During the first trimester, when you’re dealing with sore breasts, nausea, fatigue, and constipation, it may be difficult to pay attention to the baby growing inside you. Because you’re not showing or able to feel any fetal movement yet, your early pregnancy is defined more by maternal symptoms than by the baby’s growth and activity. Yet so much fetal development is happening during those first 13 weeks that it seems unfair to pass them by without proper acknowledgement.

Below is an overview of some of the (amazing!) fetal development goes on while you’re dealing with the side effects of pregnancy.

The weeks are based on standard gestational age, which begins with the first day of the last menstrual period:

Weeks 1 through 4:
At approximately week 3, the pregnancy journey begins as the egg is fertilized to form a zygote that will turn into an embryo. Before the first month is over, embryonic cells have already begun to differentiate so they can support functions involving the kidneys, the nervous system, the heart, and others. A yolk sac is nourishing the embryo until the placenta takes over.

Weeks 5 through 9:
The embryo now has a primitive brain, a beating heart, and arms and legs with webbed fingers and toes! Eye lenses and eyelids are developing. The placenta continues to grow while providing nutrition for the baby and removing waste. By week 9, the baby grows to approximately ¾ inch in length.

Weeks 10 through 13:
During this time period, the embryo changes into a fetus. Facial features emerge, and the neck begins to form. External genitalia is differentiating as female or male. Limbs grow in length, and the wrists, knees, and elbows become more apparent. Fingernails and toenails are developing. Twenty tooth buds appear and the bony skeleton begins to form. The fetus can now produce urine and breathe in amniotic fluid. By the end of week 13, the baby is about 3 inches long.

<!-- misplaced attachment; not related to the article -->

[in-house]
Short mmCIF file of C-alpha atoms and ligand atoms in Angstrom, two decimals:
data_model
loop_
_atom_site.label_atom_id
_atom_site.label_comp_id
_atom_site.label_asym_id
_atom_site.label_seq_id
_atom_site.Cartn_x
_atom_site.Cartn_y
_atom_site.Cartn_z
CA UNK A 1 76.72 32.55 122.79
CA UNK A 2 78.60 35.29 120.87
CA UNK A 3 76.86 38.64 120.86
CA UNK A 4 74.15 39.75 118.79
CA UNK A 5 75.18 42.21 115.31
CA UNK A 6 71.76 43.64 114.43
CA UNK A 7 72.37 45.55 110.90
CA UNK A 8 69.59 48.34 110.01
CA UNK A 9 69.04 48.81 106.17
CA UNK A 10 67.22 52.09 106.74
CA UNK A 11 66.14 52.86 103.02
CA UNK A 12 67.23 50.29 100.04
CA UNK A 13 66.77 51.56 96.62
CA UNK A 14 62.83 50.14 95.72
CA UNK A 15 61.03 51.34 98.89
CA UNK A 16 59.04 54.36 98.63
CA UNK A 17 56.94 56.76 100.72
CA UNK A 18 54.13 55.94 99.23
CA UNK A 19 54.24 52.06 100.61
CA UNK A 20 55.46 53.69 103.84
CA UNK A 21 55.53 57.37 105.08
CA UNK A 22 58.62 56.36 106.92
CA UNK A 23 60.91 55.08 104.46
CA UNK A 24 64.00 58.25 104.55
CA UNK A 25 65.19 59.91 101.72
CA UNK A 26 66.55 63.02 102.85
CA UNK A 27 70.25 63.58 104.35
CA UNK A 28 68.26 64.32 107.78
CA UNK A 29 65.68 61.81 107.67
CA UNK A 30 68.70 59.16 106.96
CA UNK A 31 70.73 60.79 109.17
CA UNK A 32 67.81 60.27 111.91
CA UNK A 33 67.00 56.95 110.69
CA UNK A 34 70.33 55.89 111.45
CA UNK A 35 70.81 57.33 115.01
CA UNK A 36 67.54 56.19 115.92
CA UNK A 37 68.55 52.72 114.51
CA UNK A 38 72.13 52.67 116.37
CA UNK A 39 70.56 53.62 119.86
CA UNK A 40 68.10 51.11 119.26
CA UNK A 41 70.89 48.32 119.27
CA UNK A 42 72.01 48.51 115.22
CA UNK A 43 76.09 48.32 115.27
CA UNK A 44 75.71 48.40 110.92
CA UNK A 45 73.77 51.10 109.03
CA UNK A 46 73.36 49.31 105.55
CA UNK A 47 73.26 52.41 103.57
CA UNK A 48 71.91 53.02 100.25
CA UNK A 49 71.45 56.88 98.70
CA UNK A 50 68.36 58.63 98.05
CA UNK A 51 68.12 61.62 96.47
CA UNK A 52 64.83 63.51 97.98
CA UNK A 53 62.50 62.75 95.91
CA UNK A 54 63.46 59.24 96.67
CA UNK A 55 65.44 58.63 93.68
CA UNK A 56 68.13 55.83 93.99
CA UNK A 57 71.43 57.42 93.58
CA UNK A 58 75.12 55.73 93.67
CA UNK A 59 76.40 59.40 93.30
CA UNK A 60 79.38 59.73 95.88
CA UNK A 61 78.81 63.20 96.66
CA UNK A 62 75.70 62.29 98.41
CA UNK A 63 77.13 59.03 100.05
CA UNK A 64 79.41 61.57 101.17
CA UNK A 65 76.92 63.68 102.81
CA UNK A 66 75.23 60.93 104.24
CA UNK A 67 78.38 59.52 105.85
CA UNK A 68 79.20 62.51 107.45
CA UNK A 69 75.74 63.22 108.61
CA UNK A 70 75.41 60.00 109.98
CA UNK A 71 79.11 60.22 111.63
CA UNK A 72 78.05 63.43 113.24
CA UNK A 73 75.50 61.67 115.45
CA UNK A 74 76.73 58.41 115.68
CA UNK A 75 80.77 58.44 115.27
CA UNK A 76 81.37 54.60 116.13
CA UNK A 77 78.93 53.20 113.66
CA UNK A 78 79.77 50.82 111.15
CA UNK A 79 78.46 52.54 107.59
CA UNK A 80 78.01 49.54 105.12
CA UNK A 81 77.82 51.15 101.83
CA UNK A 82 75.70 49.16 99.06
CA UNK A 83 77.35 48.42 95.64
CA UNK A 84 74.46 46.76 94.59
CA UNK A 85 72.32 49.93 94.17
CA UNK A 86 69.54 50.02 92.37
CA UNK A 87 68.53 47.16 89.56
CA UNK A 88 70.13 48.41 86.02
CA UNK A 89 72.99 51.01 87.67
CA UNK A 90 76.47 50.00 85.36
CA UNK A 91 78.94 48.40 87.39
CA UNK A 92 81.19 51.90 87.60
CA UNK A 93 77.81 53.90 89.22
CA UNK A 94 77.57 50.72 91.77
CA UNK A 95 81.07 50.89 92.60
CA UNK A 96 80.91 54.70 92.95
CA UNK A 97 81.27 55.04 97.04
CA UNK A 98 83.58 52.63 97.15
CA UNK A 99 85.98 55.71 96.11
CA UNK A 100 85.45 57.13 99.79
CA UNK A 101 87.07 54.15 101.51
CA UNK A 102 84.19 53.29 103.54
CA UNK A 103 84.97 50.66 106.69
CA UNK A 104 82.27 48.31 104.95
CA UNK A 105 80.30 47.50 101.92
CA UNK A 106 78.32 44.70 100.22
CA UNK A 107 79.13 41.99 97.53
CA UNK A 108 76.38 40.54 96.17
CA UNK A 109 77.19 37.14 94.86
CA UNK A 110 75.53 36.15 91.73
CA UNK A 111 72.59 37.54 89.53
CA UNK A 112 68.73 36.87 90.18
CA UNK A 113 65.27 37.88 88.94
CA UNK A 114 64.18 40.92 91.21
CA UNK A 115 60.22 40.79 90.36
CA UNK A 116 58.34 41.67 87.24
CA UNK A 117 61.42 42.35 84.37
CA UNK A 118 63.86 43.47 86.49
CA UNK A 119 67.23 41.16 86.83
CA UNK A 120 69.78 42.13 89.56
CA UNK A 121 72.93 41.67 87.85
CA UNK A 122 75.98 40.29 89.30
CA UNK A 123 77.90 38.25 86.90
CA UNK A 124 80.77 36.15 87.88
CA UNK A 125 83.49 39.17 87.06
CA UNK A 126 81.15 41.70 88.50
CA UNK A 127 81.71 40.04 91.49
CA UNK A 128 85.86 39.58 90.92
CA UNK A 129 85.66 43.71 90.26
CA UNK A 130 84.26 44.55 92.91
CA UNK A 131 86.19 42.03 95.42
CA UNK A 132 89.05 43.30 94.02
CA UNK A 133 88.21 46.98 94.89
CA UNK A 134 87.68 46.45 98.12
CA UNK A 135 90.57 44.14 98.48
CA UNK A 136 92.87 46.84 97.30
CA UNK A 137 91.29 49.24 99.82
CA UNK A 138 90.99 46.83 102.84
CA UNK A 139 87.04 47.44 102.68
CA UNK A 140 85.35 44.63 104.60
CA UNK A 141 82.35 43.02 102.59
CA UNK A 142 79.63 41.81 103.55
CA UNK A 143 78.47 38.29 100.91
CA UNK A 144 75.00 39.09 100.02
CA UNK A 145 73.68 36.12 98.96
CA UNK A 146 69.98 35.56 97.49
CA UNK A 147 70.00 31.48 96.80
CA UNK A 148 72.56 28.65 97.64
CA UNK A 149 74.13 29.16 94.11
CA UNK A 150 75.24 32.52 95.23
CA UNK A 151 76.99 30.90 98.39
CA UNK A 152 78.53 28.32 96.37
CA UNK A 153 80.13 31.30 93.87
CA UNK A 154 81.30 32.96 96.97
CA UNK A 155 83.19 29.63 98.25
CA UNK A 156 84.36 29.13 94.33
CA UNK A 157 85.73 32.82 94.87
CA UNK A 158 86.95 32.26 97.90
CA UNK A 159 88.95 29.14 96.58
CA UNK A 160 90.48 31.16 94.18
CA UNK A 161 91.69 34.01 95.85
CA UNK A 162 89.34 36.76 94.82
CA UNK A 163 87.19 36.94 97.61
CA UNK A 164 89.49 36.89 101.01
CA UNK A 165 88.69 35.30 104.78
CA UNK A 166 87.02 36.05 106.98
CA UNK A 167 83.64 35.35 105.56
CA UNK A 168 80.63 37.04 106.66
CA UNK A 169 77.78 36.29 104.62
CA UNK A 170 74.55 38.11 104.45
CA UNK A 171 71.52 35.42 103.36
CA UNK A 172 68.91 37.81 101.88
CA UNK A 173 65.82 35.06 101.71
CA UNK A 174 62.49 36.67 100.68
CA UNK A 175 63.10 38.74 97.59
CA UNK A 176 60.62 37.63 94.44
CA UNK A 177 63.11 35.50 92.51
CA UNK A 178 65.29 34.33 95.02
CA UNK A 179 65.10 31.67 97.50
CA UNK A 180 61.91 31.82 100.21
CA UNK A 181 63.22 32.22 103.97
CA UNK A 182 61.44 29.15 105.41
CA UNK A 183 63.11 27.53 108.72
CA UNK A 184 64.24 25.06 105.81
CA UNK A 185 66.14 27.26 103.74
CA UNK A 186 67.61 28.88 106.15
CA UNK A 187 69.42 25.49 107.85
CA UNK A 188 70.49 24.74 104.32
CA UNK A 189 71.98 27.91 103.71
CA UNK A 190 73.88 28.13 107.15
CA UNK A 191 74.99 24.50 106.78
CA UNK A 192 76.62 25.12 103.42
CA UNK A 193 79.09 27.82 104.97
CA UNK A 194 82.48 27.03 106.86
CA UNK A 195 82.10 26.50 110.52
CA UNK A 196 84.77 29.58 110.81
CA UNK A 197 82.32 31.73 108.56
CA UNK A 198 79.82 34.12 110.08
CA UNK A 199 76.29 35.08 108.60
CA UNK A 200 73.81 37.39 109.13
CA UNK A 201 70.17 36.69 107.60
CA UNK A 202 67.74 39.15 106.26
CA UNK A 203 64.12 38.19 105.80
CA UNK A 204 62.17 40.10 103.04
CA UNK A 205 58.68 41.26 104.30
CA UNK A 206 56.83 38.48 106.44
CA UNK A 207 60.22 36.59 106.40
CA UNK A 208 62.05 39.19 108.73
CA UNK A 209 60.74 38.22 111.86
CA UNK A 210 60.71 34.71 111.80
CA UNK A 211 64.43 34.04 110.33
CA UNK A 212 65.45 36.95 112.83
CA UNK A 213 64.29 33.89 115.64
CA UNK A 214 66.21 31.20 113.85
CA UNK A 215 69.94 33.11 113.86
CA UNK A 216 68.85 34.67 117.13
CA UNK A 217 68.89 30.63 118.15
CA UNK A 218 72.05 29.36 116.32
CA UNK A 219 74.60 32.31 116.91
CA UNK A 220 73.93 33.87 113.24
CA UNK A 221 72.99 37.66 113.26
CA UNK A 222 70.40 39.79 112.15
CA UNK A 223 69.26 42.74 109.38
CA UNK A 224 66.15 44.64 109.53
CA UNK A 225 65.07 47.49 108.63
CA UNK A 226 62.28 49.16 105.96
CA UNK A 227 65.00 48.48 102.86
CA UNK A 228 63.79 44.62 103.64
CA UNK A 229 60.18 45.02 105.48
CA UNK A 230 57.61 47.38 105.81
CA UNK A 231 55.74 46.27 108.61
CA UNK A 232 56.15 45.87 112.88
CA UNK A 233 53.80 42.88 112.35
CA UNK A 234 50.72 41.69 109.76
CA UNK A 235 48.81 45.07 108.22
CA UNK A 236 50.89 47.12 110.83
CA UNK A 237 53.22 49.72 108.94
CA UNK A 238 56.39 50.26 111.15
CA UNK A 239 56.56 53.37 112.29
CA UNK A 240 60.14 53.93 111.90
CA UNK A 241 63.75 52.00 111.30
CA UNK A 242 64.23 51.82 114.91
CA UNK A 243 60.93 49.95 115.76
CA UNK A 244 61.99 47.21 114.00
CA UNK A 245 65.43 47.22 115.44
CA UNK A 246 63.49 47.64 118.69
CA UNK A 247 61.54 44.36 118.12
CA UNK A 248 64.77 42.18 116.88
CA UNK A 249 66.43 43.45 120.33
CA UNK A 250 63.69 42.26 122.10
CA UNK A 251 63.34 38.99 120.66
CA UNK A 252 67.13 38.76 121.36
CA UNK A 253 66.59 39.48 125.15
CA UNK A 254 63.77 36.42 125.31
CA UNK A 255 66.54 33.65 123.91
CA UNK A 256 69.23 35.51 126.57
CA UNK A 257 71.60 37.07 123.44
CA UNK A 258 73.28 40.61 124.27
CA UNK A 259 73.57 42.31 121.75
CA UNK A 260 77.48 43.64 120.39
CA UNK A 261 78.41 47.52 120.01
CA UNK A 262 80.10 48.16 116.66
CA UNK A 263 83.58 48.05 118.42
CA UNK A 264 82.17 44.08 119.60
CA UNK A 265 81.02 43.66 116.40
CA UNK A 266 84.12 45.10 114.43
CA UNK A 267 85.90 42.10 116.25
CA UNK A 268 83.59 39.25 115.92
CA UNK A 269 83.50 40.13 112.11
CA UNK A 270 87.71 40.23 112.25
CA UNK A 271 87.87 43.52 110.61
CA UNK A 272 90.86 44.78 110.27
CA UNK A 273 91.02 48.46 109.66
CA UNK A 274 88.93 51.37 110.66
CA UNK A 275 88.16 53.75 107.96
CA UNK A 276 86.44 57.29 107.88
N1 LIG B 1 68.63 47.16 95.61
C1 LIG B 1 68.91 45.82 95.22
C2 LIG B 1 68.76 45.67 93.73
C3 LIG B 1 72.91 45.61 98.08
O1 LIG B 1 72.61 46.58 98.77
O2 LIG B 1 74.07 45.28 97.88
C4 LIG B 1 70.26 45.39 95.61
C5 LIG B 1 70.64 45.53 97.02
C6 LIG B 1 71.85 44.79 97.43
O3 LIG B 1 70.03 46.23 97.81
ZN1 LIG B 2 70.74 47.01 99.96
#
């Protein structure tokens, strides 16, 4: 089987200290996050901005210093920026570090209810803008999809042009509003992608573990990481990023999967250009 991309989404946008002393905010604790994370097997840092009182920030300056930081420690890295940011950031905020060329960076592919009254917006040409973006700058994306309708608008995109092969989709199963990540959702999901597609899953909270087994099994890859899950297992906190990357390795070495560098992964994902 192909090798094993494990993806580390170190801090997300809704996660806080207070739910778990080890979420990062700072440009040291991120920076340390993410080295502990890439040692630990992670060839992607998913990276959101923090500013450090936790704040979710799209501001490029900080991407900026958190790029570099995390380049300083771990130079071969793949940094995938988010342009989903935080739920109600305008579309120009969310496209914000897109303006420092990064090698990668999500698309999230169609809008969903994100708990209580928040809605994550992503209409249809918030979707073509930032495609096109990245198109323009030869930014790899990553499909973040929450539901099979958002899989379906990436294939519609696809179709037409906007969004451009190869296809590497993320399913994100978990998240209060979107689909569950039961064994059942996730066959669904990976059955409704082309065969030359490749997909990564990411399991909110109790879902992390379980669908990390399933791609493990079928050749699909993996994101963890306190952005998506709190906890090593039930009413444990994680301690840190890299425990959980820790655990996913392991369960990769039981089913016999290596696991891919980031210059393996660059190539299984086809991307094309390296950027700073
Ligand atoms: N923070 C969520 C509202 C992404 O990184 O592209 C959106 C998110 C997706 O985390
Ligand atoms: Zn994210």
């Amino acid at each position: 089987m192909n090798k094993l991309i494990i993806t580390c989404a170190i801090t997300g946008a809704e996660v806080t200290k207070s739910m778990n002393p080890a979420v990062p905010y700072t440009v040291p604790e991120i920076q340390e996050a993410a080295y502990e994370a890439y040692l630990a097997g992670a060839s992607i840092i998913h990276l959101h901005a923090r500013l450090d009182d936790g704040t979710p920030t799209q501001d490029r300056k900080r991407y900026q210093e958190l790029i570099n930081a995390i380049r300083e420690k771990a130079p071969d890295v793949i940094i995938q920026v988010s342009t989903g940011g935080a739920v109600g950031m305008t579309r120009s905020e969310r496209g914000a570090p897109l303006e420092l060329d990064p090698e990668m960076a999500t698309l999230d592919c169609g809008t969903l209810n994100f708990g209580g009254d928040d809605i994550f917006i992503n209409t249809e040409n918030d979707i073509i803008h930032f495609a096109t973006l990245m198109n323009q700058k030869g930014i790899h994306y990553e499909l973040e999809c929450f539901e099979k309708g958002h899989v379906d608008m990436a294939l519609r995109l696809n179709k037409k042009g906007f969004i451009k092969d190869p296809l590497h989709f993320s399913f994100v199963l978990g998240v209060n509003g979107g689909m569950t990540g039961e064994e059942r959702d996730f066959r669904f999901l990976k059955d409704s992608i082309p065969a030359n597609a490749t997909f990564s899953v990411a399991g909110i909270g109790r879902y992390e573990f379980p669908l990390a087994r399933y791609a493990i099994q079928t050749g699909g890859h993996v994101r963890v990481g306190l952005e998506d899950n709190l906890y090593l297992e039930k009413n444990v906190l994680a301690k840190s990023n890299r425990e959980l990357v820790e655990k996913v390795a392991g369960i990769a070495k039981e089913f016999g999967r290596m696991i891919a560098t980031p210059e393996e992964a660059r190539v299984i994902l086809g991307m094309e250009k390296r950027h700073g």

For some, it’s hard to imagine that a fetus the size of a plum could have so much definition already. Important fetal development occurs during the first trimester, the most vulnerable time for the growing baby, which is why it is so important to take proper care of yourself. Take a moment each day to focus on your baby and feel proud of all the hard work your body is accomplishing. You may not be feeling great, due to your pregnancy symptoms, but at the very least, you can feel good that you are doing something truly amazing.